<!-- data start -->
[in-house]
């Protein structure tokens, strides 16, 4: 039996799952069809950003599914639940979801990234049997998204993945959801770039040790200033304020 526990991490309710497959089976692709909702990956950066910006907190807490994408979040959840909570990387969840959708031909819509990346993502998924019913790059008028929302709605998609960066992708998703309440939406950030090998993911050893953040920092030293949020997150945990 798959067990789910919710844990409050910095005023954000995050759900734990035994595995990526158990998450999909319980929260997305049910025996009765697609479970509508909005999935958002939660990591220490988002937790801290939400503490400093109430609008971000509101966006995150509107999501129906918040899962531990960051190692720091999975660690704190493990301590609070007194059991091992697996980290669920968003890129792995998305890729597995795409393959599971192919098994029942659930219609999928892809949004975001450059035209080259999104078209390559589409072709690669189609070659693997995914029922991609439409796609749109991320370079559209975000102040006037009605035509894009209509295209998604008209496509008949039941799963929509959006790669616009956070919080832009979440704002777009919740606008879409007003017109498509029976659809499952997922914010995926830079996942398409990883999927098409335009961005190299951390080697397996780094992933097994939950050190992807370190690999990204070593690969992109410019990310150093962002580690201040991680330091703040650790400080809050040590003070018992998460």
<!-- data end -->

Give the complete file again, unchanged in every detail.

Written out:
[in-house]
């Protein structure tokens, strides 16, 4: 039996799952069809950003599914639940979801990234049997998204993945959801770039040790200033304020 526990991490309710497959089976692709909702990956950066910006907190807490994408979040959840909570990387969840959708031909819509990346993502998924019913790059008028929302709605998609960066992708998703309440939406950030090998993911050893953040920092030293949020997150945990 798959067990789910919710844990409050910095005023954000995050759900734990035994595995990526158990998450999909319980929260997305049910025996009765697609479970509508909005999935958002939660990591220490988002937790801290939400503490400093109430609008971000509101966006995150509107999501129906918040899962531990960051190692720091999975660690704190493990301590609070007194059991091992697996980290669920968003890129792995998305890729597995795409393959599971192919098994029942659930219609999928892809949004975001450059035209080259999104078209390559589409072709690669189609070659693997995914029922991609439409796609749109991320370079559209975000102040006037009605035509894009209509295209998604008209496509008949039941799963929509959006790669616009956070919080832009979440704002777009919740606008879409007003017109498509029976659809499952997922914010995926830079996942398409990883999927098409335009961005190299951390080697397996780094992933097994939950050190992807370190690999990204070593690969992109410019990310150093962002580690201040991680330091703040650790400080809050040590003070018992998460």